Luka Kumor – a grandson of a folk musician from Kielce region, Poland and the father of Maja – follows his intuition, with a microphone in his hand.
Contact: luka@jujusounds.com

JuJu Sounds are field recordings  and stories about music from various corners of the globe. Peripheral musical genres, rhythms and melodies accompanying everyday life and musical practices related to transcendental experience or a ritual. Musical cultures enhancing a sense of dignity and belonging. Social contexts in which music is an integral part of human experience, expresses the complex routine of everyday life or allows to go beyond it, and is often a tool of transformation. Music as an experience, not only as an intellectual-aesthetic entertainment based on expression of an artist’s personality. Joyful dance or deep trance, in which a transfer of knowledge takes place not through mental images but through body.

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Some valuable aspects of musical culture are in decline in many places around the world. They are ignored by a market machine which controls show business and media, or – paradoxically – they end up in university archives as dead artifacts ethnomusicology. In the globalized world, the prestige of musicians of many marginalized communities is weakening, and as a result young people of these communities choose other professional paths. Like many traditional practices, the diversity of musical phenomena is often deliberately destroyed by certain interest groups, namely political coteries revivifying the construct of a uniform and homogenous nation, missionaries and religious groups expanding their influence, or businessmen juggling copyright laws.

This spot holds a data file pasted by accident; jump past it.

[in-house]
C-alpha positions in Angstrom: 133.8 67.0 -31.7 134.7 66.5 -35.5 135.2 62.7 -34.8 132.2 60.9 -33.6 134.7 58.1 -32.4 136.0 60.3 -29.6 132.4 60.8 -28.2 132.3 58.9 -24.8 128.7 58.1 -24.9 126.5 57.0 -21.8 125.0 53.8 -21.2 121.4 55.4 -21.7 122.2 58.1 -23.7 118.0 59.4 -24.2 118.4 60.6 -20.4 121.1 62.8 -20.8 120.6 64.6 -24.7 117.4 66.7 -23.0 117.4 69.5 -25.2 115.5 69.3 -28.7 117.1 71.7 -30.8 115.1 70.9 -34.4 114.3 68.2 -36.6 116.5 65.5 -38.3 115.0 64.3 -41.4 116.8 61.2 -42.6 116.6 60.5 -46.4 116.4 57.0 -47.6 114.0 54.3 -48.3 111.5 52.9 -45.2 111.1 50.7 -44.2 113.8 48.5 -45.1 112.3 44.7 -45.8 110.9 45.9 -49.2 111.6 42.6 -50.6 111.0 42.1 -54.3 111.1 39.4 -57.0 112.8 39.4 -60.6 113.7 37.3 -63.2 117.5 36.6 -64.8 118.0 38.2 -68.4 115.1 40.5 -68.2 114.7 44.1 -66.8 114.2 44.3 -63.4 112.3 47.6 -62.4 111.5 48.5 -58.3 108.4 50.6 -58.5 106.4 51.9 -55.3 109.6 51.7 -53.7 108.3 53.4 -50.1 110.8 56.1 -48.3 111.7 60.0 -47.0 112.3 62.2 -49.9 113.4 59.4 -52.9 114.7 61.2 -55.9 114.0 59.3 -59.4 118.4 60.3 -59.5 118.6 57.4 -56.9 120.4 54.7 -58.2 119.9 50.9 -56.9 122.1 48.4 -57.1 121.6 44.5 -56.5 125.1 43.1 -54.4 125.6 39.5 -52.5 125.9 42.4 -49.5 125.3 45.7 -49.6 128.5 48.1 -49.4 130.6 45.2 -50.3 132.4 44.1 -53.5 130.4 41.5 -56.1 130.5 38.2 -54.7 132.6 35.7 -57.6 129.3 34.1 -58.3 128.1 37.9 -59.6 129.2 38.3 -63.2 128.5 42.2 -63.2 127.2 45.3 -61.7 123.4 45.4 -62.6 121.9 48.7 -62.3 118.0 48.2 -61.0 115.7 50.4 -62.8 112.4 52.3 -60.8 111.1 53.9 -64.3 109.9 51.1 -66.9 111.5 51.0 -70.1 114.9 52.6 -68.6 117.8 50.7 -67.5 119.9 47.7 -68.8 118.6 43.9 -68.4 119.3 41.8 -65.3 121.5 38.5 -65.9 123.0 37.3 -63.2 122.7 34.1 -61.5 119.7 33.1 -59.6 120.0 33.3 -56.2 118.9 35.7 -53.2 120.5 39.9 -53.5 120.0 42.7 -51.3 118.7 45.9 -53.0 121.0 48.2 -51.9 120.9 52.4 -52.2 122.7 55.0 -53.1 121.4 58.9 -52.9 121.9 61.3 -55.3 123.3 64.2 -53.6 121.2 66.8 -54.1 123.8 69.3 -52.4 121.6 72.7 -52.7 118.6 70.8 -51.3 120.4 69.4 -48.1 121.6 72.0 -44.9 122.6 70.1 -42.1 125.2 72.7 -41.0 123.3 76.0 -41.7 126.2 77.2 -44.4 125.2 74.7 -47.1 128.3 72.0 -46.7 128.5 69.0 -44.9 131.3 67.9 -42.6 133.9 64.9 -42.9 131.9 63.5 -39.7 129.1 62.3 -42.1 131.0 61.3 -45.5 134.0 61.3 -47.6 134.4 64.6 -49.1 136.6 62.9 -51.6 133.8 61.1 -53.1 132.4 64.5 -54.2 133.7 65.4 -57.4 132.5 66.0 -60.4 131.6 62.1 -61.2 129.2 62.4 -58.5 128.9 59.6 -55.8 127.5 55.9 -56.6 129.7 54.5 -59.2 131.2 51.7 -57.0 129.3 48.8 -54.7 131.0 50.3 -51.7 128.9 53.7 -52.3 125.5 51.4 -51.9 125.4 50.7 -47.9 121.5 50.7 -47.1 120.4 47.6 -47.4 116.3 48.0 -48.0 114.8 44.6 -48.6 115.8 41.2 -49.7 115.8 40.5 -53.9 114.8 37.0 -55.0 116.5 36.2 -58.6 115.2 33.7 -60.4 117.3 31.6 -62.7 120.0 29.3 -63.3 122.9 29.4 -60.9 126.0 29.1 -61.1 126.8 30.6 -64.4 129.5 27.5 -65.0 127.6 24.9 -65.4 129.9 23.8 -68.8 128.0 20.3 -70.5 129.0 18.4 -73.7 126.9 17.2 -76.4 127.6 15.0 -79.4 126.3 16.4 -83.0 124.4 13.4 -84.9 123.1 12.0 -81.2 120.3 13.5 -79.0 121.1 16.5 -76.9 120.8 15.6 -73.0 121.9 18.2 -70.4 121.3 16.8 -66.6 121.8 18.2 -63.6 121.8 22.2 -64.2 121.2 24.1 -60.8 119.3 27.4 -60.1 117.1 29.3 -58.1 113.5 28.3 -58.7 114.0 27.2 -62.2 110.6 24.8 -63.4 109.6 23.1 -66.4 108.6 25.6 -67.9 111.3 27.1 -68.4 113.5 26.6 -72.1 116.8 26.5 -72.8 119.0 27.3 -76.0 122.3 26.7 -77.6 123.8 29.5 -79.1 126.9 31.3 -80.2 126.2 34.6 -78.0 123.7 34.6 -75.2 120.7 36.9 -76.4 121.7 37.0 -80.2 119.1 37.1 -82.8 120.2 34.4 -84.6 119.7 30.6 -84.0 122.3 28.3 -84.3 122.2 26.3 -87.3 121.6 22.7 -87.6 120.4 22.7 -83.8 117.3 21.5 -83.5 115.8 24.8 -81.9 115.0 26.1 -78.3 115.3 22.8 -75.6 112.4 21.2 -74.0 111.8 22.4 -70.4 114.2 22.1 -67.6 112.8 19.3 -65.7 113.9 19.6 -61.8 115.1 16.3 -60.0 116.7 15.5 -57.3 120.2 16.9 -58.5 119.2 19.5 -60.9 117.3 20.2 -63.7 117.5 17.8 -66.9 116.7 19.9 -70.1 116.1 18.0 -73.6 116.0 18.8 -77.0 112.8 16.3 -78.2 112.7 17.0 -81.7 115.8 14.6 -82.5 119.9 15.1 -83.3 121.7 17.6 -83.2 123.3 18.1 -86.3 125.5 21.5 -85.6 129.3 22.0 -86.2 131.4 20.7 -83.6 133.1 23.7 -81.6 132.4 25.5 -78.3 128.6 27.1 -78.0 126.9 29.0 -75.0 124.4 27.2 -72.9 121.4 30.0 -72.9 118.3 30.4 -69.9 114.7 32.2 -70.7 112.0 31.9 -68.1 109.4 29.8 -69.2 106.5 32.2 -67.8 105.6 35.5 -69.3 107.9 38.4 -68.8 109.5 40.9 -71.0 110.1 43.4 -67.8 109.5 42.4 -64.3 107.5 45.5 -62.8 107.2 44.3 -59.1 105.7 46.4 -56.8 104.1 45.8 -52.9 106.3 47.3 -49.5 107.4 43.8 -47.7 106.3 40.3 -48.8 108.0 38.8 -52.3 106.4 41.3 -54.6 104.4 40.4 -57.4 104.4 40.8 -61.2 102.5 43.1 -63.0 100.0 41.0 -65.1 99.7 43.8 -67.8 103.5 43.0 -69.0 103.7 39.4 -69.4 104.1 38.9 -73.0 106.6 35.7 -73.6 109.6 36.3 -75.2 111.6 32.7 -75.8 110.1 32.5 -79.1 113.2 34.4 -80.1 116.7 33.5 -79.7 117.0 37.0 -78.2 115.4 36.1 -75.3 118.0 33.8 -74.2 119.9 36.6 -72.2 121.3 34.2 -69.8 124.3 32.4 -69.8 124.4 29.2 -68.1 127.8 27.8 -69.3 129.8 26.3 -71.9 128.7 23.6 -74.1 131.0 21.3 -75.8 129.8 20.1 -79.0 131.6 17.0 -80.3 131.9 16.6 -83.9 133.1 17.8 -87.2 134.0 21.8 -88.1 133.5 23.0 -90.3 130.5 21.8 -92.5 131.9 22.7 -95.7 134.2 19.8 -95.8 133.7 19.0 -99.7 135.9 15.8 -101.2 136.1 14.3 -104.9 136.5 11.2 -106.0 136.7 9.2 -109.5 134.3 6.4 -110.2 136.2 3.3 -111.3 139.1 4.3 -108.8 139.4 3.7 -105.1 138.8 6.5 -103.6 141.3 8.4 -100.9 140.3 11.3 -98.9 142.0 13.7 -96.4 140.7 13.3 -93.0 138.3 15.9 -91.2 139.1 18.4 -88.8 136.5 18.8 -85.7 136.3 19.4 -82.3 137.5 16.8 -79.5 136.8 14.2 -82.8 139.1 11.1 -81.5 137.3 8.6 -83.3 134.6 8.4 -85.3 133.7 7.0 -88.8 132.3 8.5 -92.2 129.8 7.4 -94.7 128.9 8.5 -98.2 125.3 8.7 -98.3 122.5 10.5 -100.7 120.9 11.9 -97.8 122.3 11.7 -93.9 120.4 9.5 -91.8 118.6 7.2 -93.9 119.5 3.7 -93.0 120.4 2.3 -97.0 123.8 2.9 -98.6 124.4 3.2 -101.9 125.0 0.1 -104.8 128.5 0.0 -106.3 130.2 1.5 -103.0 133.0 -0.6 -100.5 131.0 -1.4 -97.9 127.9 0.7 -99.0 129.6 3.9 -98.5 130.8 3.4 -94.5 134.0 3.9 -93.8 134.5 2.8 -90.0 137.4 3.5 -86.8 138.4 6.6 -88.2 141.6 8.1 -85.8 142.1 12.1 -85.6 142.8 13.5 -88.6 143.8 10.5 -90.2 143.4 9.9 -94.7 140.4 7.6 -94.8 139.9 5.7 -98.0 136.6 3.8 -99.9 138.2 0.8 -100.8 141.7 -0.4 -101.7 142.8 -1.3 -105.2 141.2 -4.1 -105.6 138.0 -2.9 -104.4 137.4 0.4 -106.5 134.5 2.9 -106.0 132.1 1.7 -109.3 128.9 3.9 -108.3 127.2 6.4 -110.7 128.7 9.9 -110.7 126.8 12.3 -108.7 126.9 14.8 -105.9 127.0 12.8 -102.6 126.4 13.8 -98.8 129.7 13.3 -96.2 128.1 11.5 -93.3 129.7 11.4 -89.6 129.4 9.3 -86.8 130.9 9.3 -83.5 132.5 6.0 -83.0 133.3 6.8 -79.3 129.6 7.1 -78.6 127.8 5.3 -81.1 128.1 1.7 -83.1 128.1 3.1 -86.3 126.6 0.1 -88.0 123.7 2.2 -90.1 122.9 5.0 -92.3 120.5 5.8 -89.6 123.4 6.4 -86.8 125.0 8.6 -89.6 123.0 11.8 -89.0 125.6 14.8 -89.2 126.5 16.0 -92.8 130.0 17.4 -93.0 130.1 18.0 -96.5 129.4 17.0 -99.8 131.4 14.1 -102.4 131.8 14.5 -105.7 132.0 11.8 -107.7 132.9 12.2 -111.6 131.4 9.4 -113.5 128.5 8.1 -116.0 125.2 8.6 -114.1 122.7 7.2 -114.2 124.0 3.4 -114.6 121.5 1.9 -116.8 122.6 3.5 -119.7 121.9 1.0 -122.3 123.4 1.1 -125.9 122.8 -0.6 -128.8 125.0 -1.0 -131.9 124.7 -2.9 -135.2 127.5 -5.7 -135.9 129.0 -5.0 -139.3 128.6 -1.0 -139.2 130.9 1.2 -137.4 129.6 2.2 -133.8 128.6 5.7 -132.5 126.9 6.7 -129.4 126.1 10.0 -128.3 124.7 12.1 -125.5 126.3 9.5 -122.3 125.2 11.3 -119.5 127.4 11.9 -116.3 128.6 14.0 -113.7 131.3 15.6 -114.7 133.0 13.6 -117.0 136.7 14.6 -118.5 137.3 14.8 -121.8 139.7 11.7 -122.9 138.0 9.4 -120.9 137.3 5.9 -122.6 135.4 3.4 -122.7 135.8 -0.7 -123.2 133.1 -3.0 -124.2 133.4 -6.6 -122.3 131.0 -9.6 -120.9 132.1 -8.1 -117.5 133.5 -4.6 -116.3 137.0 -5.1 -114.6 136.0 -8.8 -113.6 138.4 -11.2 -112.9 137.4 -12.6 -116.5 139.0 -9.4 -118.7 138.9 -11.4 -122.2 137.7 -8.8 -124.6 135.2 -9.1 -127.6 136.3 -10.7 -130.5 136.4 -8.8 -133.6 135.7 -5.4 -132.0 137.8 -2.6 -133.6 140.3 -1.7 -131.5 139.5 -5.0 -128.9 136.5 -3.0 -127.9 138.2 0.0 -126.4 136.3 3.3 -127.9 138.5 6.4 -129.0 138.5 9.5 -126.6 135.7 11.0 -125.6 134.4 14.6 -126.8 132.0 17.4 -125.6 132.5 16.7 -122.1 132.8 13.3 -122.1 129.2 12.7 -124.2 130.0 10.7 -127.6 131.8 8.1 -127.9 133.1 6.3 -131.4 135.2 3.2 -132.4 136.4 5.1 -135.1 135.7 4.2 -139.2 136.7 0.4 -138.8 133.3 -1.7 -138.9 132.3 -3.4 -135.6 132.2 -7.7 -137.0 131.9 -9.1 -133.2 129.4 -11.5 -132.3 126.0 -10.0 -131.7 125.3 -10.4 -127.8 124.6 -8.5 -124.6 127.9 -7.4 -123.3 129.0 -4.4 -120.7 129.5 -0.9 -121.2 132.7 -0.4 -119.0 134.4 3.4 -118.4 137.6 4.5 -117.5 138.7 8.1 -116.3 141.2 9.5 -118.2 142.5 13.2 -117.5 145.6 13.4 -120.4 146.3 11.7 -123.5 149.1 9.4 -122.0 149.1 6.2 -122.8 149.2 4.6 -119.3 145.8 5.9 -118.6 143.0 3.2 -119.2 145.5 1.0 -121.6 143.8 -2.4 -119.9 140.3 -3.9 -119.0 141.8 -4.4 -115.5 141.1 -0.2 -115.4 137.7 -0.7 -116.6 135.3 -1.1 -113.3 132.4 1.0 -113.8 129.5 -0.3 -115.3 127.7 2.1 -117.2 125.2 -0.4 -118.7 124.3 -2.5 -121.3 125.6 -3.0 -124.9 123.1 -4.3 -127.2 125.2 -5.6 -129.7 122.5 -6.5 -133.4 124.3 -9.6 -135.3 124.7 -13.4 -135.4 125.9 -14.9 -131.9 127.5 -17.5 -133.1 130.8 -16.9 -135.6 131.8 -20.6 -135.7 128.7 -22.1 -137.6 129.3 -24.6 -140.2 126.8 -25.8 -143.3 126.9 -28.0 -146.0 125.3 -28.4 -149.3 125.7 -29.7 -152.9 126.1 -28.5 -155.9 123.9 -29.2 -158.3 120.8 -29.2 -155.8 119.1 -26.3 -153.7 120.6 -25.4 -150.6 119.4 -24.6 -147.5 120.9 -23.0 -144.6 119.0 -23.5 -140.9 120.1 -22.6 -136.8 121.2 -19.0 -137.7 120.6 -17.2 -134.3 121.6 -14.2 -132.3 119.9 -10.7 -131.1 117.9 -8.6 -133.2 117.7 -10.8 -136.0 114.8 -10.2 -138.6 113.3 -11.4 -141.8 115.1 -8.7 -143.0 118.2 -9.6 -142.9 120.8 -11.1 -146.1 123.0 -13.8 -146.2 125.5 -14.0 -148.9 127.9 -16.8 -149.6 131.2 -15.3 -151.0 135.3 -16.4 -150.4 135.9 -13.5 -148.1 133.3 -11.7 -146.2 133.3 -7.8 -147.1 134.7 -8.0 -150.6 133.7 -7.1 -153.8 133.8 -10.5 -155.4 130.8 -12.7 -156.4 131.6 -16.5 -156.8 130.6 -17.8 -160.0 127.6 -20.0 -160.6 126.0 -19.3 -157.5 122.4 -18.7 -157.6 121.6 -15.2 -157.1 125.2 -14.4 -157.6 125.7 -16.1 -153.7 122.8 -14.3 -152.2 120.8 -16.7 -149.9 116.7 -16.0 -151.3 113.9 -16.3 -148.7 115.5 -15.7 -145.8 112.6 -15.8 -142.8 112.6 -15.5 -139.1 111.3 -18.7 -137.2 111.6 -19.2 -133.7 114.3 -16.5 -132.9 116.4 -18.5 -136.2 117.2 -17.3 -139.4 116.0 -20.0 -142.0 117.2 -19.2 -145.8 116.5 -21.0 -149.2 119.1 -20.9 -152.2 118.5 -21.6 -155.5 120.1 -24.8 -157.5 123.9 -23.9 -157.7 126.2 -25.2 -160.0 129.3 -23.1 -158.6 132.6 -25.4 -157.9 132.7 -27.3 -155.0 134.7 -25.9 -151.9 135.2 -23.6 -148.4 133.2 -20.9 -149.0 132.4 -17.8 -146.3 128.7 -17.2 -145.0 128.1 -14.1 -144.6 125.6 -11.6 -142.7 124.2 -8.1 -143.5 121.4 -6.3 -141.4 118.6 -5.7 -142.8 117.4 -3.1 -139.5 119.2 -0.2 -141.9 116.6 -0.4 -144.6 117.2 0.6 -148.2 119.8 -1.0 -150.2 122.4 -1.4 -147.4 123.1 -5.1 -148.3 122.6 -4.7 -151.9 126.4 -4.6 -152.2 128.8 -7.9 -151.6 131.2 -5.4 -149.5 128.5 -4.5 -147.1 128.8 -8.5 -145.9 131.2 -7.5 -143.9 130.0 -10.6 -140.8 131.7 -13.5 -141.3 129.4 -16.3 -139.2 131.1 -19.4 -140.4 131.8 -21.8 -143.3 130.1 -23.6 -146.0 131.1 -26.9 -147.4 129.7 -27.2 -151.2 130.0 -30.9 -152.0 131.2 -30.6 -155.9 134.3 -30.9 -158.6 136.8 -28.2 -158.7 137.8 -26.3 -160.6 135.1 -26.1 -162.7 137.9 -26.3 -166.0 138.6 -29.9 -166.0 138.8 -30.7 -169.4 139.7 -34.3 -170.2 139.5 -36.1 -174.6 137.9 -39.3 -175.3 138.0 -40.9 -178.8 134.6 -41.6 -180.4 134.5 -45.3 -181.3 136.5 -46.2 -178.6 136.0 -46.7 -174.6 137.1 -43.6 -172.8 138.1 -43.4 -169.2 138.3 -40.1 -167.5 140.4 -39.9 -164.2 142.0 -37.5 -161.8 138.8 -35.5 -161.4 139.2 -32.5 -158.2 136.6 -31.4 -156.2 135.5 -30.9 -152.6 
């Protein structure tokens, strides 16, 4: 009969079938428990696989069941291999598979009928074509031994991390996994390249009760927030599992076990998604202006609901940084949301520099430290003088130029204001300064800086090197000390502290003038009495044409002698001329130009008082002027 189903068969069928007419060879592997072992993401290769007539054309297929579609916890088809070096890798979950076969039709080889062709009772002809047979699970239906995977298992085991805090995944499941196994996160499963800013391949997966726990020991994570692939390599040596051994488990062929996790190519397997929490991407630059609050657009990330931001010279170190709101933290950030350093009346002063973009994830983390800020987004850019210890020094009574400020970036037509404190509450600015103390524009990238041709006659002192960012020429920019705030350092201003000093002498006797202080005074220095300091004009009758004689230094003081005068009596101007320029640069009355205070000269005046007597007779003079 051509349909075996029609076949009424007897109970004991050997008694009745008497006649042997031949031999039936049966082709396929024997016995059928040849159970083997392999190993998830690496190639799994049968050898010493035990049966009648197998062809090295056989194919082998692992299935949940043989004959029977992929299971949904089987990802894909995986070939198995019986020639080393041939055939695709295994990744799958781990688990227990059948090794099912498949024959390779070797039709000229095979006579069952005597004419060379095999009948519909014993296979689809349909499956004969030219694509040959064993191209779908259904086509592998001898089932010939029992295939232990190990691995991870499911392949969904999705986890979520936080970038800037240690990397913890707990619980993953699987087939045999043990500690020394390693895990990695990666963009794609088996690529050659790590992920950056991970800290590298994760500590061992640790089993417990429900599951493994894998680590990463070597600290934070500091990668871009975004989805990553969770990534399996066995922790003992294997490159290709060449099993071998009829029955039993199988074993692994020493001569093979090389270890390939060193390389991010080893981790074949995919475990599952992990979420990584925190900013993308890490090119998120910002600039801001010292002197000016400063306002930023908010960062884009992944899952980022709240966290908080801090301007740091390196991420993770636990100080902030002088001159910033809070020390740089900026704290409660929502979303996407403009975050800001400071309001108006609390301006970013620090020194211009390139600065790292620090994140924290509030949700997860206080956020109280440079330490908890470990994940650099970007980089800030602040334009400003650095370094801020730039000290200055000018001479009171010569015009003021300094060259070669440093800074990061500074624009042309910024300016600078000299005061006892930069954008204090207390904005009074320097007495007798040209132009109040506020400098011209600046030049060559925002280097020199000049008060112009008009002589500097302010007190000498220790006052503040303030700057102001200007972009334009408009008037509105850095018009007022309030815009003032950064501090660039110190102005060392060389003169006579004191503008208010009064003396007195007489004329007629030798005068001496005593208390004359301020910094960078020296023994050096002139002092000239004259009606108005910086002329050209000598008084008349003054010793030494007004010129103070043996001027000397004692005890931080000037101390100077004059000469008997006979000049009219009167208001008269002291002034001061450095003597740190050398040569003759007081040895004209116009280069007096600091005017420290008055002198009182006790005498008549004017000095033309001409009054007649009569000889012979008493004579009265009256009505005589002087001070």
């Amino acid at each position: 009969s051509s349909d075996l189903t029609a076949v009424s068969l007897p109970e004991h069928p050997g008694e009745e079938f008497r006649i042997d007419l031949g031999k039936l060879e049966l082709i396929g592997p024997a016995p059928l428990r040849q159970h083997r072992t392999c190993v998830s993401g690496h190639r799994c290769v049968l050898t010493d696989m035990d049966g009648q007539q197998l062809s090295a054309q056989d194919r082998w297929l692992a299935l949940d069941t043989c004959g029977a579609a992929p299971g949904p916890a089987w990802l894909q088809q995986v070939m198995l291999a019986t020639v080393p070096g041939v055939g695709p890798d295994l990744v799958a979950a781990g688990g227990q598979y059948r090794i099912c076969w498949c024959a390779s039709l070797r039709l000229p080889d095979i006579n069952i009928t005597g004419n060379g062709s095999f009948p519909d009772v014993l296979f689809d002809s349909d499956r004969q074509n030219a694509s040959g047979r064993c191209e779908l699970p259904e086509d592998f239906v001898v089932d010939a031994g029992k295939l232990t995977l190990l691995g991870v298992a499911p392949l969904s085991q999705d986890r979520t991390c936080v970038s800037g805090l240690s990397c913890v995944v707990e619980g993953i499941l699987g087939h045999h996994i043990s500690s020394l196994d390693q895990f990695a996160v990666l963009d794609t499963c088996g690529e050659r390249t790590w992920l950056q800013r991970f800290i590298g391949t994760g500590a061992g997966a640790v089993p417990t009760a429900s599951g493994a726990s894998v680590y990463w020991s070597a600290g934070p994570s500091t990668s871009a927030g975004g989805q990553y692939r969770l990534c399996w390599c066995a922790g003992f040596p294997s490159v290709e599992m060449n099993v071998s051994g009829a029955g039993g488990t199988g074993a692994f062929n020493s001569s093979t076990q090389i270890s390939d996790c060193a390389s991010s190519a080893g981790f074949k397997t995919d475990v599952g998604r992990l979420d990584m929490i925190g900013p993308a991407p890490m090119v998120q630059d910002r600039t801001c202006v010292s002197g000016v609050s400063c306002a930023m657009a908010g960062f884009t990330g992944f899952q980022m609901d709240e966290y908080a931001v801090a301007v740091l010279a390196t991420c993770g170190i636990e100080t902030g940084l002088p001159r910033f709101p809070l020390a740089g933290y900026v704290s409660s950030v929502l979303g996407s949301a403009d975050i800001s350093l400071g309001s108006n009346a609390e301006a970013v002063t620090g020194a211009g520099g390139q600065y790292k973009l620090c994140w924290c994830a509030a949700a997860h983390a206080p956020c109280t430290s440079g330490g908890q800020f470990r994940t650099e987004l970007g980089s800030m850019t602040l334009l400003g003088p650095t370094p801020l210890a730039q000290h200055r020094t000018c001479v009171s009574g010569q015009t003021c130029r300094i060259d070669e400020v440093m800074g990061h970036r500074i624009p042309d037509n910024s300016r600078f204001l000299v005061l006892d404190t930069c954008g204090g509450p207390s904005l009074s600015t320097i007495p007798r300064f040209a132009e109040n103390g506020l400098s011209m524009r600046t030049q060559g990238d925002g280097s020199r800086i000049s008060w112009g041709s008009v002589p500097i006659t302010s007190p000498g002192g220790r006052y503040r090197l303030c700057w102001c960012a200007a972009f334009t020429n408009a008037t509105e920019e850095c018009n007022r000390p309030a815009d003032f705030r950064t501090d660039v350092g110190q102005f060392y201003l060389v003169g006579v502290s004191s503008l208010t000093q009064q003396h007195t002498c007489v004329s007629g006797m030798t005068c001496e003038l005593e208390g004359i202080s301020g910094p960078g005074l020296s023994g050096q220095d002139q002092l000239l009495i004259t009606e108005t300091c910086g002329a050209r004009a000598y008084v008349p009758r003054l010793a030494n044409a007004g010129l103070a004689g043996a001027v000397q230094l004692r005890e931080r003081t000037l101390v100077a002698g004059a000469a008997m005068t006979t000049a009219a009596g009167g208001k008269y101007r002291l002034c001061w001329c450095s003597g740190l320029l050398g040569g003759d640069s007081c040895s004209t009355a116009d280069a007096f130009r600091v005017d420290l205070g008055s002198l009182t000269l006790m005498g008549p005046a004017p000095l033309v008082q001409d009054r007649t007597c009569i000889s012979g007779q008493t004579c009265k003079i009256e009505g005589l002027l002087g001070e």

These phenomena are important not only because of the aesthetic value of music but above all because they create social contexts in which a person can grow. The strength and potential of the described communities shines very clearly in the poor regions. The development of these cultures is a motion against the stream in the world of destructive capitalism and social disintegration.


Conservation or the mission to save musical heritage in some closed, finite form usually takes place apart from the community in which this music is played. This paternalistic approach is inadequate and it should nothing but collect dust just like other leftovers of colonialism. Music has always evolved dynamically and crossed borders as a part of complex, organic social systems. Instead of organizing ‘a rescue mission’, you can join these ecosystems and support the flourishing of musical cultures in all contexts: old and new, local and global. Instead of saving a closed form, you can co-create an open field of possibilities.


One of the aims of the JuJu Sounds is to enable musicians to find niche recipients from around the world. The Internet is still an unexploited potential for peripheral music genres. For younger members of the visited communities – the potential musicians who already operate in both worlds: local and global – it is important to be aware that their culture is also appreciated in the wider forum. Globalization enables communication instead of one-way colonization of minds through mass media and marketing.